After reading Henry Phillips’s editorial (“When Right Is Wrong,” 1/27/09) in the last Maroon, I can only assume Mr. Phillips has grown bored of making snowmen and decided to make strawmen instead. His cavalcade of sloppy reasoning and false assumptions is aimed at criticizing a president—and a political party—that exists only in his head.
Take, for example, his assertion that “Republicans lost much of the black vote by opposing civil-rights legislation essential to our nation’s progress.” I assume he has forgotten that Southern Democrats neutered the Civil Rights Act of 1957, rendering it so ineffective that fewer blacks were voting in the South after its passage than before. He might also forget that 63 percent of Democrats voted to pass the Civil Rights Act of 1964, while 80 percent of Republicans did. By Phillips’s reasoning, Democrats ought to have lost more of the black vote than Republicans did.
Later on, Phillips suggests “George H.W. Bush once said, ‘I’m conservative, but I’m not a nut about it.’ This is a far cry from George W. Bush’s we ain’t gonna regulate nothin’, no matter what that darn Paul Krugman says.” Notice how he is contrasting a direct quote from Bush 41 with an imaginary cornpone phrase he has put in the mouth of Bush 43. Also note how he has managed to miss the dramatic increases in regulation extant under the Bush administration, including (but not limited to) the Sarbanes-Oxley Act, the Bipartisan Campaign Reform Act, the No Child Left Behind Act, and the PATRIOT Act. Most of these acts are controversial and both sides of the aisle certainly disagree on their merits, but the idea that Bush didn’t “regulate nothin’” is simply ludicrous. Almost as ludicrous as calling the Republican Party unshakably anti-immigration—has Mr. Phillips ever read the Comprehensive Immigration Reform Act or listened to John McCain talk?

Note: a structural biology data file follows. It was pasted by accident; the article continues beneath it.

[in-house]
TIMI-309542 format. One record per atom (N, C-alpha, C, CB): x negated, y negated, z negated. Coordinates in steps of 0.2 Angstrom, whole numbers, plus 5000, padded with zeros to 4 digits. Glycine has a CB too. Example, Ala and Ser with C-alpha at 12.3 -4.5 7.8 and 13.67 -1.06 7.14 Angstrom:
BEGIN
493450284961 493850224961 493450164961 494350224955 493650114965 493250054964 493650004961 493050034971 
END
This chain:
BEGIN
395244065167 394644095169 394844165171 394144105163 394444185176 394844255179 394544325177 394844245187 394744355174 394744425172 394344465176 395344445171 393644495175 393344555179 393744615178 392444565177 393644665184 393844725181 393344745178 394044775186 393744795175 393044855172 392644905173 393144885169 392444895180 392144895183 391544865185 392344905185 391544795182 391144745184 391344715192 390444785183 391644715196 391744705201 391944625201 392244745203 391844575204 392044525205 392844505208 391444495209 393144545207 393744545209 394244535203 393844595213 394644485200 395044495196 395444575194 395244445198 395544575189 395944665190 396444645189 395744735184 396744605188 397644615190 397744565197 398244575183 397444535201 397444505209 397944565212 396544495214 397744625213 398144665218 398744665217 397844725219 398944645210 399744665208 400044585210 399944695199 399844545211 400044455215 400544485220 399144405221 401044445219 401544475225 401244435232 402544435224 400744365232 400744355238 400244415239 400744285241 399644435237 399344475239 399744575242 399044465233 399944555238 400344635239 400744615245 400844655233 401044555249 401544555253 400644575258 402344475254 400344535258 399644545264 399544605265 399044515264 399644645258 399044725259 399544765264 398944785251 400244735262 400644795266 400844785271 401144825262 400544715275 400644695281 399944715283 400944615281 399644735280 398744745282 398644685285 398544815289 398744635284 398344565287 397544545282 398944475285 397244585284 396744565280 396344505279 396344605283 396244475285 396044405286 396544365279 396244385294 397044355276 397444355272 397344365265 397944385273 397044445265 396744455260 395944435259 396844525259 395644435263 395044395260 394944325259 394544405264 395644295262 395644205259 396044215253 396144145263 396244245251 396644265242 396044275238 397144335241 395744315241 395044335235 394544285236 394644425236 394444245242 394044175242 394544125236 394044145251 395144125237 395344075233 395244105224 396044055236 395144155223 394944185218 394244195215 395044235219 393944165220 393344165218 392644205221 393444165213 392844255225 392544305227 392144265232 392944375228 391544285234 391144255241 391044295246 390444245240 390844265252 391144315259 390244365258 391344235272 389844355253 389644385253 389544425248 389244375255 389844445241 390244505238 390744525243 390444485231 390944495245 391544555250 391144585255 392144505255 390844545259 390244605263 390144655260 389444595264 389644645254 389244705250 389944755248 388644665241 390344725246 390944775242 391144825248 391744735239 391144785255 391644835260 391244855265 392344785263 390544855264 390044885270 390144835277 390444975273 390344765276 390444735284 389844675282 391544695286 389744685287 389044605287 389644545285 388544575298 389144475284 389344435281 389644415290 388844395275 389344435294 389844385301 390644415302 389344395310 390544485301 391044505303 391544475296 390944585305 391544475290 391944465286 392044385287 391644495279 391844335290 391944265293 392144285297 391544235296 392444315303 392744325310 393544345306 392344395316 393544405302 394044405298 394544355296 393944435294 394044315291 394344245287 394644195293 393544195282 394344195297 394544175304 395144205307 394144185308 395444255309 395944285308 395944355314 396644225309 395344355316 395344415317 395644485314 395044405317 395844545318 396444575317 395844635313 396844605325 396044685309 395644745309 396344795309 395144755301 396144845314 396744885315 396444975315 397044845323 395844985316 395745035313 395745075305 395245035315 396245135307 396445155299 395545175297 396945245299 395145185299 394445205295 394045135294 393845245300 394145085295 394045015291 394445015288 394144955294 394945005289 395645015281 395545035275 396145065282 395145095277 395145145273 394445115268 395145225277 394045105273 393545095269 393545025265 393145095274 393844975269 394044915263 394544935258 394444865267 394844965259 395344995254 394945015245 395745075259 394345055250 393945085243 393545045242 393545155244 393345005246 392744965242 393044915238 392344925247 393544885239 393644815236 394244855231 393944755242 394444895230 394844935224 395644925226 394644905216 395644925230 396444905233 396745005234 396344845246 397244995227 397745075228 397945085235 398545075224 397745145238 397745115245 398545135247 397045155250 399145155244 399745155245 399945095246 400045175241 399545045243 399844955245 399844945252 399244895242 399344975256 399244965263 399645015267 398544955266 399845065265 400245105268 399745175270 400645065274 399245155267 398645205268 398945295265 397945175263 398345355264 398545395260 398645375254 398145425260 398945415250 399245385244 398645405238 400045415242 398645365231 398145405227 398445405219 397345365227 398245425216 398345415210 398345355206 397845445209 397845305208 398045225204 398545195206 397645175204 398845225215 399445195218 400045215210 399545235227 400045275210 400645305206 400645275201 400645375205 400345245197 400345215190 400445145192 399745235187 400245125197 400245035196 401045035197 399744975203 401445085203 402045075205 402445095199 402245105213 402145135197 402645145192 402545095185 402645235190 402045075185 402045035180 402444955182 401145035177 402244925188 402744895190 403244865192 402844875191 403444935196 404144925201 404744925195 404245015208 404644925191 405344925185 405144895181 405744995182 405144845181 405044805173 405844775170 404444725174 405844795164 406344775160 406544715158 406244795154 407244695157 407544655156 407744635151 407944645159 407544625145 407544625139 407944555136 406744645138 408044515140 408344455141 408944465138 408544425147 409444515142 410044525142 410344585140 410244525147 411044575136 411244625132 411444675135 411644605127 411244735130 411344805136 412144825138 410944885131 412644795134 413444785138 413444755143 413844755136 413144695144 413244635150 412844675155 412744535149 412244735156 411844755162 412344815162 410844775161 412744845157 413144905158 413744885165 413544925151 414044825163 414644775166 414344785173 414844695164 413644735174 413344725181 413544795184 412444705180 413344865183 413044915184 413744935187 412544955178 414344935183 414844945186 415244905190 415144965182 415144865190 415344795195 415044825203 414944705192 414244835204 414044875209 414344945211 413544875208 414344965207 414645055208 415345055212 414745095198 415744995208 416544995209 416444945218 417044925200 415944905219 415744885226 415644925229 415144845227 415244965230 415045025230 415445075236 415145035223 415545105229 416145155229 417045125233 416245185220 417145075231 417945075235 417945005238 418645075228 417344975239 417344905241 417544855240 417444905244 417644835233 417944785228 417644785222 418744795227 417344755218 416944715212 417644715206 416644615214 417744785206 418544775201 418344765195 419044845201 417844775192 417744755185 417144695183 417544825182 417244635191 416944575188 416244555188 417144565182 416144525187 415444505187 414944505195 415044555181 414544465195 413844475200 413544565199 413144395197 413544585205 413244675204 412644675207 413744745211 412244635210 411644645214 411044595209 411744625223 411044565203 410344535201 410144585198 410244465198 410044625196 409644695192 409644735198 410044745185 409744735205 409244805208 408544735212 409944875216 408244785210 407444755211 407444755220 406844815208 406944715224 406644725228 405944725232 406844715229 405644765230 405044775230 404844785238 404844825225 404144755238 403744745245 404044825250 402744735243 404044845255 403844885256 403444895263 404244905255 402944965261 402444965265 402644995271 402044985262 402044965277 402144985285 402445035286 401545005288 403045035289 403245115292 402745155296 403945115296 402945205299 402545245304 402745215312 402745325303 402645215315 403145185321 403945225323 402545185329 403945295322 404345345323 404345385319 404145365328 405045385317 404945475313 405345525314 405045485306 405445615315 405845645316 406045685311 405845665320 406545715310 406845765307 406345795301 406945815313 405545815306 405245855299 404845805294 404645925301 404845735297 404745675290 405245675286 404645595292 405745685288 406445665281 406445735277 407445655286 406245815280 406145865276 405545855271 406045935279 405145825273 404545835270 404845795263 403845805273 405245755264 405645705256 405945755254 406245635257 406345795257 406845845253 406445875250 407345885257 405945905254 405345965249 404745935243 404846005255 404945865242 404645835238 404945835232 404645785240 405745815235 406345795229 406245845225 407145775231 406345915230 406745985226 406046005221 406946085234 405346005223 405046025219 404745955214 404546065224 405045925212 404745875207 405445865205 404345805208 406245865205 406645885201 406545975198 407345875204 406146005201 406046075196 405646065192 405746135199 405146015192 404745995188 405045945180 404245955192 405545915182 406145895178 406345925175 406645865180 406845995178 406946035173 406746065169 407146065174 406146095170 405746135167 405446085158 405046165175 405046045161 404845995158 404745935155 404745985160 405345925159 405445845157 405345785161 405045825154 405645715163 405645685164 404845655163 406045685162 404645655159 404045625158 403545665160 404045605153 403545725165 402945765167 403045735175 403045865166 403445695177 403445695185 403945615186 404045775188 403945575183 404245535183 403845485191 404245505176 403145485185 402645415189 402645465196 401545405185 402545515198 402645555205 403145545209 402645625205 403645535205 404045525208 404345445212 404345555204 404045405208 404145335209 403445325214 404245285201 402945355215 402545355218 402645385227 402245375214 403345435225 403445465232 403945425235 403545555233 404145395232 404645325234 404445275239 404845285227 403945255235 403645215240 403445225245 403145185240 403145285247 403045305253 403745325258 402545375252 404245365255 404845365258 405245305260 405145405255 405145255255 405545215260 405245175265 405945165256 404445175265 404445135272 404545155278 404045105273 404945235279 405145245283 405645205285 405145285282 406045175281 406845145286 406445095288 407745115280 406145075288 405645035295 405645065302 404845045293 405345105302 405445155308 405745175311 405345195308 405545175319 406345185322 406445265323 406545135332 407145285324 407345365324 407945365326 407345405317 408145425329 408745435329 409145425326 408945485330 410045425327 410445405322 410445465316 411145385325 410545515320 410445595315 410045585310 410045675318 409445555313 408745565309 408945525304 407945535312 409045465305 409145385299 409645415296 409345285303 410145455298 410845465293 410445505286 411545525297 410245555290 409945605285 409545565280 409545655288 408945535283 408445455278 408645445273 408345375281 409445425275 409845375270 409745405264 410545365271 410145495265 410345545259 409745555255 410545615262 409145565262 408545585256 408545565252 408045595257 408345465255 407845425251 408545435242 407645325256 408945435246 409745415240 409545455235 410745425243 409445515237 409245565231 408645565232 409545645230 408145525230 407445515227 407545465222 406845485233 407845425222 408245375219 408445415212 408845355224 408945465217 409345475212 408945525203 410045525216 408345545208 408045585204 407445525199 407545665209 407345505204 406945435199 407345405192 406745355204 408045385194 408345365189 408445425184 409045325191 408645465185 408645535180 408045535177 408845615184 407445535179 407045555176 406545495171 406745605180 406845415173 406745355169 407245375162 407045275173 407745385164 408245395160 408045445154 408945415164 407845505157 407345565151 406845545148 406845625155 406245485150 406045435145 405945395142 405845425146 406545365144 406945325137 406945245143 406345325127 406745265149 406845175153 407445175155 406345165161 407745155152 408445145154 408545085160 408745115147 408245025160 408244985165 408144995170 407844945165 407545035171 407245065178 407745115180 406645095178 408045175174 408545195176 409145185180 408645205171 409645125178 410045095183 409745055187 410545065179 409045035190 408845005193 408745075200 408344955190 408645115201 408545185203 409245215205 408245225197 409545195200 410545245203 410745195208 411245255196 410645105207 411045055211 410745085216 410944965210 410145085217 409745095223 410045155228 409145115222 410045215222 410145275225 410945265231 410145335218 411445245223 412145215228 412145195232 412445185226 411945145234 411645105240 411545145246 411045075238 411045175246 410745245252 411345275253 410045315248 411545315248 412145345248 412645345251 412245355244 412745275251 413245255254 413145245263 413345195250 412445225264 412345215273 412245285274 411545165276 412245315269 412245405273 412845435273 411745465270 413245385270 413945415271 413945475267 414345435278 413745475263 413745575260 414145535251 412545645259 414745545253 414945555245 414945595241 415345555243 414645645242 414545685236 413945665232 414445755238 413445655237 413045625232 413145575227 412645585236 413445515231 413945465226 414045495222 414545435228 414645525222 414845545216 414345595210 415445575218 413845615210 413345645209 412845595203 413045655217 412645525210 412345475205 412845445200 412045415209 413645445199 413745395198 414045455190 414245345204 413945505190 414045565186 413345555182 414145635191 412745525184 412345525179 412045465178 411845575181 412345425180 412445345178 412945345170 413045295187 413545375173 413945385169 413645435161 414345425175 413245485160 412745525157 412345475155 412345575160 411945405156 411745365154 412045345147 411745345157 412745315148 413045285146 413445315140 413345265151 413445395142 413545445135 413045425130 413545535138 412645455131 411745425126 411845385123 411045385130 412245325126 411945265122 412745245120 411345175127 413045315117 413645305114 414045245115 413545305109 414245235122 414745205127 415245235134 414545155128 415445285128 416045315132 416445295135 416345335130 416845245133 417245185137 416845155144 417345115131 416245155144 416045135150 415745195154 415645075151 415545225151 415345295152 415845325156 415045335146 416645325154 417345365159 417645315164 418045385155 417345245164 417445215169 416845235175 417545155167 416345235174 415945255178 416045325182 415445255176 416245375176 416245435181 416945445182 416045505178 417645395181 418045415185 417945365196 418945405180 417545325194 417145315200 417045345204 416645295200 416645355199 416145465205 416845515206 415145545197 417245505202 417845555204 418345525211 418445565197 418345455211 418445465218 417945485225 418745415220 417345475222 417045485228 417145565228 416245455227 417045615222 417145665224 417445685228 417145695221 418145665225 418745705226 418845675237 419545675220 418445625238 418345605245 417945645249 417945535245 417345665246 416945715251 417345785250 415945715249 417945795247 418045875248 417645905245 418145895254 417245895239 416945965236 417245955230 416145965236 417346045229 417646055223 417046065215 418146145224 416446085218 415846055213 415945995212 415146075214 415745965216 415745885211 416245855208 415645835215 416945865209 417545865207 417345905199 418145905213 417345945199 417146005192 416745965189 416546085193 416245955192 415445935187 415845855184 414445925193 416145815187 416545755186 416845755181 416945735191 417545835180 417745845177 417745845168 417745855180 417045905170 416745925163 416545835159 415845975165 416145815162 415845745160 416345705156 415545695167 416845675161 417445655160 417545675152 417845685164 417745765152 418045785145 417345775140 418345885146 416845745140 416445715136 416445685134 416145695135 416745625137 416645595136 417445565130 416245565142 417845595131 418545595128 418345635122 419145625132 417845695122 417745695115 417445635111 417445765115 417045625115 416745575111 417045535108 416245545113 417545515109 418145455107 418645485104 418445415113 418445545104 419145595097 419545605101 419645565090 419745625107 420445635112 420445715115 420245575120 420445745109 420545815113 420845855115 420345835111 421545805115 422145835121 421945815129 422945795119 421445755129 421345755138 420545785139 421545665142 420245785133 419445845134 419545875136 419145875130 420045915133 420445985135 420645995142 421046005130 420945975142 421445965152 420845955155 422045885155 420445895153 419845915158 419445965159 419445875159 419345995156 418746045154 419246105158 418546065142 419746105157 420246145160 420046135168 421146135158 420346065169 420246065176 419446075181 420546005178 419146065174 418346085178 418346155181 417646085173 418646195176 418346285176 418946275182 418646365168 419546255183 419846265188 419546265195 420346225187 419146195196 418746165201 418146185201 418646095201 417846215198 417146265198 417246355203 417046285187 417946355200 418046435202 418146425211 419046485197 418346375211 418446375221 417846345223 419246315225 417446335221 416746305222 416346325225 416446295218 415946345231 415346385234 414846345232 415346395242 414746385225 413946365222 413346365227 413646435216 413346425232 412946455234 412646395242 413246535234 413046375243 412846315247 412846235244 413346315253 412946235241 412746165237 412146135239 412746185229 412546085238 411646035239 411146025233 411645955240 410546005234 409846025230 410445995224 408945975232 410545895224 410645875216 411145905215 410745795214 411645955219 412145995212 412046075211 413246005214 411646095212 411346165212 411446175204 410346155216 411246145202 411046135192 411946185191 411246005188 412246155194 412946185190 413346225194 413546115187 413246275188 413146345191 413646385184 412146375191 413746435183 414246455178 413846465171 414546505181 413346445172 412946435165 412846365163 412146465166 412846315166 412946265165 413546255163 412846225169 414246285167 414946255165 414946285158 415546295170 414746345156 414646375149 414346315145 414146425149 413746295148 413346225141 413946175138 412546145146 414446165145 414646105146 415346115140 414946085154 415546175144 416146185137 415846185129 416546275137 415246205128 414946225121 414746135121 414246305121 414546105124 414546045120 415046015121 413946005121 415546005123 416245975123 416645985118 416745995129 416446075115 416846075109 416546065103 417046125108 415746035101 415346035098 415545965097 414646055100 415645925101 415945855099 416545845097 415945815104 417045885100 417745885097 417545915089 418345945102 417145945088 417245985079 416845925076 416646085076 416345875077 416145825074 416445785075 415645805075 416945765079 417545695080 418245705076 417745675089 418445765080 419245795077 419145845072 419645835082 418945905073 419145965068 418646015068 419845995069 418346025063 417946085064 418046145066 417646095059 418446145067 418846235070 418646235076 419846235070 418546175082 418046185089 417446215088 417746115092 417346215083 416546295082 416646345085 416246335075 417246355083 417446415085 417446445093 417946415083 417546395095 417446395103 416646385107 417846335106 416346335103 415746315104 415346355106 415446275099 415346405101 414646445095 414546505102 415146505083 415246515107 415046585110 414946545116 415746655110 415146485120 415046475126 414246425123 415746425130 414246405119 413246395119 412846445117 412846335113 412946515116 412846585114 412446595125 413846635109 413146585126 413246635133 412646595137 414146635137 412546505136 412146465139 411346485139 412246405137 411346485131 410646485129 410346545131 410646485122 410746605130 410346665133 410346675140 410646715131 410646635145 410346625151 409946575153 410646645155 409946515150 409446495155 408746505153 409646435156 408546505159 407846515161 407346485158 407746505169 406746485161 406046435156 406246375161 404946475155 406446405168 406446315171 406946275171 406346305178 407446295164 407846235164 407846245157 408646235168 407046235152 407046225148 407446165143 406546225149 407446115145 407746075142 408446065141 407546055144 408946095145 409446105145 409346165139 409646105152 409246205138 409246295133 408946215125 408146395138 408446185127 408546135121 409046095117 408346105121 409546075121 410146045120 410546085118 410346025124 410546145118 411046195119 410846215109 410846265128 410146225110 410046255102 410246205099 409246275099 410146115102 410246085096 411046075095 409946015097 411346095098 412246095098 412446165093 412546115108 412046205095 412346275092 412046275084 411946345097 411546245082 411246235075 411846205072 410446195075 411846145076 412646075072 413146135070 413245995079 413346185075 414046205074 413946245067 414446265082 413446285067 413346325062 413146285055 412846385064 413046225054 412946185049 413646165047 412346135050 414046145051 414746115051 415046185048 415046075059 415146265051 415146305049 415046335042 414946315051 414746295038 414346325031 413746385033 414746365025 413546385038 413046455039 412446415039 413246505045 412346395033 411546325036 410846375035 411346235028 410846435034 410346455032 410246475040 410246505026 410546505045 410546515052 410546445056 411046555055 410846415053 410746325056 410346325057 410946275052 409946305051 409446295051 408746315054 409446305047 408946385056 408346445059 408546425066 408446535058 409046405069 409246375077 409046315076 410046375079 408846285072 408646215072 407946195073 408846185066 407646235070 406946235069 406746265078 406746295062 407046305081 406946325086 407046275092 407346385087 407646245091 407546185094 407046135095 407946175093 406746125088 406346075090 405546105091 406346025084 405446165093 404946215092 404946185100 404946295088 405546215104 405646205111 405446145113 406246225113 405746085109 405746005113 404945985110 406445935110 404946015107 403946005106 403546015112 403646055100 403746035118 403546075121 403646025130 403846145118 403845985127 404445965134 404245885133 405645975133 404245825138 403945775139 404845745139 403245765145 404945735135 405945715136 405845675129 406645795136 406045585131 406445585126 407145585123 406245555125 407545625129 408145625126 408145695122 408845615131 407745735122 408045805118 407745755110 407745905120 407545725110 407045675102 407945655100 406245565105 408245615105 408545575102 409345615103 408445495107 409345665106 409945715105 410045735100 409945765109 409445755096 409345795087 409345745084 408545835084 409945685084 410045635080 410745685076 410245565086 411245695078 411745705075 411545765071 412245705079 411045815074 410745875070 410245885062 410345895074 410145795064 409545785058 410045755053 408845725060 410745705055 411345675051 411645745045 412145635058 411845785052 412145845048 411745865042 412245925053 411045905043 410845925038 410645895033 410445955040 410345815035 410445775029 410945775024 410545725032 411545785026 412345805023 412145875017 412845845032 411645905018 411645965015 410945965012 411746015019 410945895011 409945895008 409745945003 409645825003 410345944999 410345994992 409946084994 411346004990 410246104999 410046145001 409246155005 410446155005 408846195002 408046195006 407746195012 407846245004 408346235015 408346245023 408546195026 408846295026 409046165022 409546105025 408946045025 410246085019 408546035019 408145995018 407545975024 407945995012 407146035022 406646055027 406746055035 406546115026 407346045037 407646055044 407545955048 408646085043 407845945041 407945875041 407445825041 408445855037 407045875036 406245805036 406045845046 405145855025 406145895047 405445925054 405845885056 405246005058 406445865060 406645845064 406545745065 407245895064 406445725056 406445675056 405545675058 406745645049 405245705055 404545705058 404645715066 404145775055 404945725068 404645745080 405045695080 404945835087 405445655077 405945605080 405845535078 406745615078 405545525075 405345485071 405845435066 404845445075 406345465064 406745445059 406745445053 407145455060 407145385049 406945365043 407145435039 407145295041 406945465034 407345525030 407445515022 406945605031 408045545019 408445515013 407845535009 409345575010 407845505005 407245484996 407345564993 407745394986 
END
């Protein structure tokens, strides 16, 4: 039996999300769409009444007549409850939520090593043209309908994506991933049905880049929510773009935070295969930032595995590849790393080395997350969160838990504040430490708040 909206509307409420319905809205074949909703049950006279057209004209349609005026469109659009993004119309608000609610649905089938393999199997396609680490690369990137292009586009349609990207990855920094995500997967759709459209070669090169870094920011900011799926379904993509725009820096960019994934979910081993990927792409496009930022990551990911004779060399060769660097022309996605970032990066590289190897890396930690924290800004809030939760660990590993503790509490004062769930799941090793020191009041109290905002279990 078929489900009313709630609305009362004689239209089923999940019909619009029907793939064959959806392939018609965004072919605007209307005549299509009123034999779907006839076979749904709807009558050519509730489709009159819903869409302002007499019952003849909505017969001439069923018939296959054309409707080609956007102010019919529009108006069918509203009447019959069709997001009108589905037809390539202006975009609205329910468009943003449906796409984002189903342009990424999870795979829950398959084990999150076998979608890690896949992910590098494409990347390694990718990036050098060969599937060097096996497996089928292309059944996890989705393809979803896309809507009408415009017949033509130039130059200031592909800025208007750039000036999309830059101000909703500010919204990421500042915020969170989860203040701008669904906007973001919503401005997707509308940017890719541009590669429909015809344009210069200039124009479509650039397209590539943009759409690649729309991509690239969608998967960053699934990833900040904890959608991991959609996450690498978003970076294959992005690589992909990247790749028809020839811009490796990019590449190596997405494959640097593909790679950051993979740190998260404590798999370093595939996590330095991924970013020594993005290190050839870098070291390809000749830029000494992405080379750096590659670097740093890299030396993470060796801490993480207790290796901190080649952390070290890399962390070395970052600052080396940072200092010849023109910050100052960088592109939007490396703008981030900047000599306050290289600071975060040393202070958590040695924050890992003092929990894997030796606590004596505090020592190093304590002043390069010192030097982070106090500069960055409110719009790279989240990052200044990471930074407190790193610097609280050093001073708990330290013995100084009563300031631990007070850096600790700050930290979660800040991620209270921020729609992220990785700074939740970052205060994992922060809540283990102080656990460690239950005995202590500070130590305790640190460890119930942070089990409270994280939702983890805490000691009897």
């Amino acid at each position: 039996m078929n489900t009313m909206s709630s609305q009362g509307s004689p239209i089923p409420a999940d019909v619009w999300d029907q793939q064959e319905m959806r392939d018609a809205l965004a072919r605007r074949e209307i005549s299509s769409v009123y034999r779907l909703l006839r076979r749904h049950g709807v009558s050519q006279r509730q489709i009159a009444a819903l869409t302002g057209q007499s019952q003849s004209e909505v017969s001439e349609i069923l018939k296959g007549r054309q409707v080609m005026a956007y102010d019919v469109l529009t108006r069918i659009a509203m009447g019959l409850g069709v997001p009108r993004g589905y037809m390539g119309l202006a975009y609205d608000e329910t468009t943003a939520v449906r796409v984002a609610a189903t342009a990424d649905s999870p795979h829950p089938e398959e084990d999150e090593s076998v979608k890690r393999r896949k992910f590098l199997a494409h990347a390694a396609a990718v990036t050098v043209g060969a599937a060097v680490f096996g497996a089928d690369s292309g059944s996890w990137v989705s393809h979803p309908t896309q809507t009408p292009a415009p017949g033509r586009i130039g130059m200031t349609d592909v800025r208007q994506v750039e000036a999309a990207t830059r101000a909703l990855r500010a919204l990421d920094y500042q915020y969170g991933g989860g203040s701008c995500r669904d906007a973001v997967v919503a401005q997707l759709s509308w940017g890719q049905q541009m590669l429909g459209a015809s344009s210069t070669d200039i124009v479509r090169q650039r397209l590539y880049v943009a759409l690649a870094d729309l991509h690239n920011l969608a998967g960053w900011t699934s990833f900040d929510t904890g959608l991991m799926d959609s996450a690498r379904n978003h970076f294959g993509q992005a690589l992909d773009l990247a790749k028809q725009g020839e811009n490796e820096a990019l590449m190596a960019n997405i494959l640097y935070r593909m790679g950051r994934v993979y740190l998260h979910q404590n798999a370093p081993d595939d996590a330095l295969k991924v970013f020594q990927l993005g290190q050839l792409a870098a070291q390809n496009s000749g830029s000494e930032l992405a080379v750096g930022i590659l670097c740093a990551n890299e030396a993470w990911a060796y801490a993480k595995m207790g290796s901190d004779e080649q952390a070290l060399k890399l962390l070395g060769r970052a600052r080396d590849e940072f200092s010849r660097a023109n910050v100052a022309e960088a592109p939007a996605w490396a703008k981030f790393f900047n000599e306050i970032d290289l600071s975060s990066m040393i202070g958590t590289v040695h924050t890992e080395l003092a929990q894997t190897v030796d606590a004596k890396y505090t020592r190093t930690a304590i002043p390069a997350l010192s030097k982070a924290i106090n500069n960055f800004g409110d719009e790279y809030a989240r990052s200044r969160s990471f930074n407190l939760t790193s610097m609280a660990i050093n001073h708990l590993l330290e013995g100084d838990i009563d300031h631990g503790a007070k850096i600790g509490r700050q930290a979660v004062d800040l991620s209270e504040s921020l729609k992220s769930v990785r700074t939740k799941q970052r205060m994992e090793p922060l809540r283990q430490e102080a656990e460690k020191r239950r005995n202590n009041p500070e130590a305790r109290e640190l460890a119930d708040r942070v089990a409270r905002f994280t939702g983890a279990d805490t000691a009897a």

He continues by claiming, “[T]oday’s Republican intellectuals come not from Wall Street and economics departments but from Wasilla and Ann Coulter fan clubs,” thus clearly demonstrating he has never read National Review, the Weekly Standard, or Commentary. If he bothered, he might find a host of powerhouse intellectuals espousing the same principles of “low taxes,” “limited spending,” and “a strong national defense” that he claims to seek. He might even learn to criticize individual policies of the Bush administration on these grounds without creating a cowboy caricature of the president and the party.